Spending Little Time in Nature Is Good

Anyone who watches or plays a child in a forest does not need to study research to tell them that spending time in nature is good for the health of children.

“This is what most parents say directly,” said Caroline Schwiller, founder and executive director of Wildrock, a nature game and discovery center in Virginia. “When kids have the opportunity to play in nature, happier, better behaviors and Have more contact with each other.

Most adults know that nature is right for them – that’s why we often leave work after a stressful holiday in beautiful and natural places.

But how much time should we be healthy in nature?

A team led by researchers in the UK attempted to answer this question, in what they described as the first step in reaching a nature copy of the national practice guidelines.

How much time do you need in nature?

In a study published today, researchers have reported more than 19,000 people in the UK with their health and well-being about the time they spent the weekend in nature.

They found that people who spend at least 120 minutes a week in nature have increased their mental and physical health, compared with people who have never been in nature.

Researchers say health benefits are similar to those that people receive according to physical activity guidelines.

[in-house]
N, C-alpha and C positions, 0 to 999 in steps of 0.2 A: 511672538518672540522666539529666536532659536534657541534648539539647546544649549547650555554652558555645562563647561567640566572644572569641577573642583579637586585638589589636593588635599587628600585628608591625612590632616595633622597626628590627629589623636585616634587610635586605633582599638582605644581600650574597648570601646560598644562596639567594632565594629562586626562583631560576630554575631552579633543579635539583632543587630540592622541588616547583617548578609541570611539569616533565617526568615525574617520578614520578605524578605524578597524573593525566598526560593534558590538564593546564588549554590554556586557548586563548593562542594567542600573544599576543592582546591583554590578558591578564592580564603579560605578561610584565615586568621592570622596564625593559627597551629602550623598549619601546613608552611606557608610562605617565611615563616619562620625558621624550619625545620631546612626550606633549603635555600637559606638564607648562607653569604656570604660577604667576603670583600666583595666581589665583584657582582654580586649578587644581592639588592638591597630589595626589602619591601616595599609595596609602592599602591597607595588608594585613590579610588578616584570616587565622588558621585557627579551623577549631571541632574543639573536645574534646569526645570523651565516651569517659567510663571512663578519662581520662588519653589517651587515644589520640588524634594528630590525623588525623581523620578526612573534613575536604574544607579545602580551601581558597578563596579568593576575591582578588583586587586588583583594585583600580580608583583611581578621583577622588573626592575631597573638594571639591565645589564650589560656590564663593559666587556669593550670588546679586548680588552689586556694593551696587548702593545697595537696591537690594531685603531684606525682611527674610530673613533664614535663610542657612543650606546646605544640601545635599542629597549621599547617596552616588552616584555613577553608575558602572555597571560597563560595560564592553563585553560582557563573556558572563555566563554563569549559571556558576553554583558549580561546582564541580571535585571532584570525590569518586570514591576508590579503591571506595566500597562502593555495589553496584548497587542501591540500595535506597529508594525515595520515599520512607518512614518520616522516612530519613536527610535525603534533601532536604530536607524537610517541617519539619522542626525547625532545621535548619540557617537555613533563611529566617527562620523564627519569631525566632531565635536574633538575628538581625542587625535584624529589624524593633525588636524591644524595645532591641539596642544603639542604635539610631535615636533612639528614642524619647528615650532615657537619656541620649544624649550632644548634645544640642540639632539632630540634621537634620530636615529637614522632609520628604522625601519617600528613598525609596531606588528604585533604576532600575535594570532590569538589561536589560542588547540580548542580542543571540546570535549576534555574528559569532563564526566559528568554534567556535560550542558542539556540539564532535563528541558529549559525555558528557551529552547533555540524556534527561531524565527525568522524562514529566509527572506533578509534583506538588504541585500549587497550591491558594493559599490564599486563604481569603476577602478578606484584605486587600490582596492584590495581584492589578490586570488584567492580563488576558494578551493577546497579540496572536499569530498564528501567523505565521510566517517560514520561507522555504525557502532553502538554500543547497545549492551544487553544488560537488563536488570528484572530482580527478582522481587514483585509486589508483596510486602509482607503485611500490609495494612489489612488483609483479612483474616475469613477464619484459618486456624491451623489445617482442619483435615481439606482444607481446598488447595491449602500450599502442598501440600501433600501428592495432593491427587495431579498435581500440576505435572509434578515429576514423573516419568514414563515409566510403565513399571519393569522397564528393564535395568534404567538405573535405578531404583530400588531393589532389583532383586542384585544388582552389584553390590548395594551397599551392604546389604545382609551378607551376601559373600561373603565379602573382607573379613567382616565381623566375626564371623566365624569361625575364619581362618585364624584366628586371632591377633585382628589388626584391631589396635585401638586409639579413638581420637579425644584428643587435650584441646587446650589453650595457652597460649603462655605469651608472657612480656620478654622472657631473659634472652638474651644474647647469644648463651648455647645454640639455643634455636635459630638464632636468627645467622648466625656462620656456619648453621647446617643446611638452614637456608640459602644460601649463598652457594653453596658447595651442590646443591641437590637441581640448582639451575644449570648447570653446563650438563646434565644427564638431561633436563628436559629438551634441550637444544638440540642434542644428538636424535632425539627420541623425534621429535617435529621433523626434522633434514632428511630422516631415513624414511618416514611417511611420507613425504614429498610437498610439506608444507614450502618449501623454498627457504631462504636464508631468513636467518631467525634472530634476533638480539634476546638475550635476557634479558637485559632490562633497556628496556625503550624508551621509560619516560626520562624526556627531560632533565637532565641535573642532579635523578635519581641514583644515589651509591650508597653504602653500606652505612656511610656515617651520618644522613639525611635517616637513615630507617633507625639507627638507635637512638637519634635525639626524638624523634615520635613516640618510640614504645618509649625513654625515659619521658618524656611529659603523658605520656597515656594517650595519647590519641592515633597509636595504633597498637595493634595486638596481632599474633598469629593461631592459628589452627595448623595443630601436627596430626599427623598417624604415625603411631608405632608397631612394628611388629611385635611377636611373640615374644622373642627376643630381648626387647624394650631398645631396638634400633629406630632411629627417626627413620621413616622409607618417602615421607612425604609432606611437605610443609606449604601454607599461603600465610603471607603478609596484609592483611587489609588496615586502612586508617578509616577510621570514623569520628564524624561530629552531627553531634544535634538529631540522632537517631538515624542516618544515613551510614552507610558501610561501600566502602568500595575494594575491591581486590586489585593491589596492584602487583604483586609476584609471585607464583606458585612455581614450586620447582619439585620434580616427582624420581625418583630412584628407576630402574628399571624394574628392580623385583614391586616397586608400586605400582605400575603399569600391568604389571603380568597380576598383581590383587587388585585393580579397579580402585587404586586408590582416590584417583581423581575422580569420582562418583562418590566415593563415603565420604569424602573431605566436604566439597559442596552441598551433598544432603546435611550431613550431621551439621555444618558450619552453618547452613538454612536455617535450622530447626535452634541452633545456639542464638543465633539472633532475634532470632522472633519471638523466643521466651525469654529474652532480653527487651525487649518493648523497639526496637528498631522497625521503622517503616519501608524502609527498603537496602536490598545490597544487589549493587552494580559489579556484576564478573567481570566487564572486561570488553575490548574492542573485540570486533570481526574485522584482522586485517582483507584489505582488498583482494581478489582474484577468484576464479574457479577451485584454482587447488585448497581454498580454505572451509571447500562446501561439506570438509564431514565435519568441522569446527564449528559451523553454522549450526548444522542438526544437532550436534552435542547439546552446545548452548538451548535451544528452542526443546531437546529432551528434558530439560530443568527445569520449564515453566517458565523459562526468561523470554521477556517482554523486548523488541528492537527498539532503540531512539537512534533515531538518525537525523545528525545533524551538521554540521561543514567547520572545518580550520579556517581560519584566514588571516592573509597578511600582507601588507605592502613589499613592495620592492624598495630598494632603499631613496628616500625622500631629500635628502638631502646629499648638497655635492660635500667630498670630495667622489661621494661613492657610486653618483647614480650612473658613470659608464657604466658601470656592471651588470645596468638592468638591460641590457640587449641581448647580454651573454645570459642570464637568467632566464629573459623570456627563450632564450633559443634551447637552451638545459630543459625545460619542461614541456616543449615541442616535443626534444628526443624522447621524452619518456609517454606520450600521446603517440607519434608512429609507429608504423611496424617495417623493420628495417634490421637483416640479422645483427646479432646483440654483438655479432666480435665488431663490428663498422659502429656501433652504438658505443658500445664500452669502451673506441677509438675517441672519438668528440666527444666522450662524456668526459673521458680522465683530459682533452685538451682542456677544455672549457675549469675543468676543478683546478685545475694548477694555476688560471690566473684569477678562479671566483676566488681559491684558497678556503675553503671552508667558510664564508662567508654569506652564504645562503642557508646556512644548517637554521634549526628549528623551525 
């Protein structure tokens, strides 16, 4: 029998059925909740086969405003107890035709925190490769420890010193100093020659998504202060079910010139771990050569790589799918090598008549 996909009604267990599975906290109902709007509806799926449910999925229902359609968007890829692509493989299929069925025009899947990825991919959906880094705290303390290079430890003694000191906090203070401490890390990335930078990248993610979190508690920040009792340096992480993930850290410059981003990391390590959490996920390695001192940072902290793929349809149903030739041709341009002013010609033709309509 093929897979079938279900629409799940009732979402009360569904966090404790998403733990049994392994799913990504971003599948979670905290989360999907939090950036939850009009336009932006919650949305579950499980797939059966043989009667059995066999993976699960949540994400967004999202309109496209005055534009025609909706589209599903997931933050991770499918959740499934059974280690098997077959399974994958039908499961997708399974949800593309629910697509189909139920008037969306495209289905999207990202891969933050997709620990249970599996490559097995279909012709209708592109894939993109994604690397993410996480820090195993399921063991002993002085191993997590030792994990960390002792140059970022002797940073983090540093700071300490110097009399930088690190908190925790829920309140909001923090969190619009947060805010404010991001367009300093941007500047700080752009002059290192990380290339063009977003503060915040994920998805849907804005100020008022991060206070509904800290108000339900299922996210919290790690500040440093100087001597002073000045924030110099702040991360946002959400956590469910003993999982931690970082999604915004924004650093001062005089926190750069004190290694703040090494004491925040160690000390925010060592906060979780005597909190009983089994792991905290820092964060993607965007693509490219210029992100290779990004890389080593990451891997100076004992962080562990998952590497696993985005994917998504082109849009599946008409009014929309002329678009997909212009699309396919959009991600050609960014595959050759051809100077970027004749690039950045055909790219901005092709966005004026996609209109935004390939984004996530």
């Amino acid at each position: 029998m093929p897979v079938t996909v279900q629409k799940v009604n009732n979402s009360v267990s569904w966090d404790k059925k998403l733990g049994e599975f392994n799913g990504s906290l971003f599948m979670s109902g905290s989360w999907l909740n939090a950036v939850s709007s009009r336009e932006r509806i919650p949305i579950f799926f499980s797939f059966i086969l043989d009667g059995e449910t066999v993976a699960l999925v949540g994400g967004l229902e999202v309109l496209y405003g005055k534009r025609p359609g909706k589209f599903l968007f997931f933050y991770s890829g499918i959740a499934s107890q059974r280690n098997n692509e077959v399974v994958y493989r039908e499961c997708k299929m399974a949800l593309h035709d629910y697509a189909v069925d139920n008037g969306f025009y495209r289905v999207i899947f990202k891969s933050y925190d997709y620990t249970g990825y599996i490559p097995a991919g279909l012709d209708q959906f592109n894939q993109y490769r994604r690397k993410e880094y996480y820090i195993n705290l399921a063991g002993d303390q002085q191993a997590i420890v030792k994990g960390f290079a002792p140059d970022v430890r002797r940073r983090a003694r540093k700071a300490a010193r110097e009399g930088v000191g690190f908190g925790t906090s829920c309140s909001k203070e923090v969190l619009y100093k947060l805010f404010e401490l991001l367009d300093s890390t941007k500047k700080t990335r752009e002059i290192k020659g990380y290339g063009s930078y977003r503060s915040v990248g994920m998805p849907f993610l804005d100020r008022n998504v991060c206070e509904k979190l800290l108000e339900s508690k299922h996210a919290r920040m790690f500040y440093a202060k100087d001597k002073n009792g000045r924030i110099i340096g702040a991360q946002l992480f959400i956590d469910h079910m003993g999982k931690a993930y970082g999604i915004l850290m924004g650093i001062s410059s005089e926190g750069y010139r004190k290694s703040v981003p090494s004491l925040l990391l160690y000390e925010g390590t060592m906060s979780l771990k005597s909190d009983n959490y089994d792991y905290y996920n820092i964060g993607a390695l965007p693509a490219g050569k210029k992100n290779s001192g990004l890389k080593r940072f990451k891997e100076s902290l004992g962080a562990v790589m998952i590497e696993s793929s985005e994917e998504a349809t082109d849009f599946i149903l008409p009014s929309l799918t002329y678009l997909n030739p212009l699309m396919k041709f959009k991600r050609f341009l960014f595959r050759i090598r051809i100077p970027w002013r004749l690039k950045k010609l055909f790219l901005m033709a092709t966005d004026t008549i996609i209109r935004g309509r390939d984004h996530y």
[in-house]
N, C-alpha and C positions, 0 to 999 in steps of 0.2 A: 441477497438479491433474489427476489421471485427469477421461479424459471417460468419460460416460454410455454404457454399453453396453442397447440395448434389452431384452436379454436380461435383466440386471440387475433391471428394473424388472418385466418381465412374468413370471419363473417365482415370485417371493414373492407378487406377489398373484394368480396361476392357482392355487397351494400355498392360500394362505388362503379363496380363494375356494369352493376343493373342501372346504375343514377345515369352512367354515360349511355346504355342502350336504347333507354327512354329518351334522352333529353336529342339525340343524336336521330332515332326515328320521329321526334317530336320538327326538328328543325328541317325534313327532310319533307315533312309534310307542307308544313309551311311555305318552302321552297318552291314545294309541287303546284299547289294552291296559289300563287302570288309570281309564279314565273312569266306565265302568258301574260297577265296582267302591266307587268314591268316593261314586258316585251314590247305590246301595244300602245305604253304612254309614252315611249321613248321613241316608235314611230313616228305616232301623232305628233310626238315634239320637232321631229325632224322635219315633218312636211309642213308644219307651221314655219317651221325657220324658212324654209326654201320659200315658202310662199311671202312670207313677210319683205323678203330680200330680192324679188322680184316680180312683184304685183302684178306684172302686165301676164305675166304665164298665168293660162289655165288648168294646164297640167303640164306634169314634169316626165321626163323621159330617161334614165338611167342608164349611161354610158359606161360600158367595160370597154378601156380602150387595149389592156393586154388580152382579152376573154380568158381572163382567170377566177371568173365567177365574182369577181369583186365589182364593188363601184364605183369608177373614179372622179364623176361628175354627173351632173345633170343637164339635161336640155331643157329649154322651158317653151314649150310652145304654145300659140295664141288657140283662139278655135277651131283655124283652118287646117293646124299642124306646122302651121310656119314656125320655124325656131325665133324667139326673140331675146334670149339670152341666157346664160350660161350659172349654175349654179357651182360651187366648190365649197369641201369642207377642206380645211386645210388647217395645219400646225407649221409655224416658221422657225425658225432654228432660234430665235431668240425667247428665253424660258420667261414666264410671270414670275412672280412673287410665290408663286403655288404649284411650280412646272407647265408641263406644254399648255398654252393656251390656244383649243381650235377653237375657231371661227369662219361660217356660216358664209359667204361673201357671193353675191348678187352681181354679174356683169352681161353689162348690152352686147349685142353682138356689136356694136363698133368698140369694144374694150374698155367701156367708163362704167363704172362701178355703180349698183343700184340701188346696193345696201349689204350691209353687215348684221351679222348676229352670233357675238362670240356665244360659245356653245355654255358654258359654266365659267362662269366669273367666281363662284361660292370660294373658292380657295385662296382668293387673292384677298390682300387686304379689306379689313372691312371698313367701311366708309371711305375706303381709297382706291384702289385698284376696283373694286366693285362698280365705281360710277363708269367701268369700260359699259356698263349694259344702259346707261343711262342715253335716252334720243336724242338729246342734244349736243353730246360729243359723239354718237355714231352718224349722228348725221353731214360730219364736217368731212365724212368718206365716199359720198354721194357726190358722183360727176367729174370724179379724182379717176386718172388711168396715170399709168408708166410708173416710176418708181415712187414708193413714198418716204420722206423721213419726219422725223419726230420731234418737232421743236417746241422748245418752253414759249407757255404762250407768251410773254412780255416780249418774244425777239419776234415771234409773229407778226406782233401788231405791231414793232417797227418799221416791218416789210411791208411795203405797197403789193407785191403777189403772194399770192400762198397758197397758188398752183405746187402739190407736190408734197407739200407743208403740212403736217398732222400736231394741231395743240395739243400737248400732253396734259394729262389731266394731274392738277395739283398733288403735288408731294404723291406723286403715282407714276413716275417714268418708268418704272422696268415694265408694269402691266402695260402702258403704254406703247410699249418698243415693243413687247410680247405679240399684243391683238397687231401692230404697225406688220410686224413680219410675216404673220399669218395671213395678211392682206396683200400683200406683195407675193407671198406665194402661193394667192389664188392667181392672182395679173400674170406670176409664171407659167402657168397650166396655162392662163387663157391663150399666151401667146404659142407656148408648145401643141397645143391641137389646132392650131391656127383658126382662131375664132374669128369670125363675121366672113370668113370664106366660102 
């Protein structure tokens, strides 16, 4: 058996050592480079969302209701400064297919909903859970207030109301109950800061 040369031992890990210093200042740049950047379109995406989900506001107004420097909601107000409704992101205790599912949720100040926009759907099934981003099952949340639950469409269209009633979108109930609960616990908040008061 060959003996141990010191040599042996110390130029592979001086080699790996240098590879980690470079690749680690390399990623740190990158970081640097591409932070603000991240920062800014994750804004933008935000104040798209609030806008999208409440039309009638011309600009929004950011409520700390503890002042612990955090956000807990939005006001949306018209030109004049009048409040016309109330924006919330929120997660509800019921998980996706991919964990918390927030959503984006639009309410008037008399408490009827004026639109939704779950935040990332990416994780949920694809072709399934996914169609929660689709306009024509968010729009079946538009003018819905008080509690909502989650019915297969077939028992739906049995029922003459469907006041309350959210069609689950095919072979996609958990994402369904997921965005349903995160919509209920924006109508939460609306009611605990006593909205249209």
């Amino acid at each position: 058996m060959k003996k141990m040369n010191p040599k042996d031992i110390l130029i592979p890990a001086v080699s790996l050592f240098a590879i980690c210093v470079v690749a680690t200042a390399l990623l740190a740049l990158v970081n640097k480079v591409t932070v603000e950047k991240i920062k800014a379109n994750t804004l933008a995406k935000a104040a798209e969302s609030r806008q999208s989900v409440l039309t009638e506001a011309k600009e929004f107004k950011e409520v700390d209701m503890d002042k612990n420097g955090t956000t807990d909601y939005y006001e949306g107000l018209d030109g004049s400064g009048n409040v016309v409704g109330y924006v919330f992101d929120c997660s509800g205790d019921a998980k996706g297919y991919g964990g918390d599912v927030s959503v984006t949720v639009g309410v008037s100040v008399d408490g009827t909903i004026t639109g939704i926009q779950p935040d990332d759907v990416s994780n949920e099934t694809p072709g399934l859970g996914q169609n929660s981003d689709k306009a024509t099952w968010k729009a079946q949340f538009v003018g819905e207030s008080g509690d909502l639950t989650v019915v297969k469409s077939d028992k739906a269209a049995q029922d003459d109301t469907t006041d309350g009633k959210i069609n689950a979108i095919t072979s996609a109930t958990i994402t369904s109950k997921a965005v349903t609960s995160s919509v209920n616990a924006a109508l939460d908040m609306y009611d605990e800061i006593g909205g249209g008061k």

The benefits, however, were relatively small, making up only 1% of the difference between the different levels of nature’s time.

However, no matter how or where people started for 120 minutes – many short walks near the house were the same as long-term weekend walks in the park.

The researchers point out that this is only the first step to show that people can spend a certain amount of time each week in nature.

However, other research has shown that small events in nature can have health benefits.

In a study, people who worked in nature for five minutes increased their self-esteem and morale.

Schuyler sees this kind of rapid change in Wildrock, even among adults who have very busy jobs.

“After an hour in nature, they’re laughing, eating and collecting things like they’re five,” she said.

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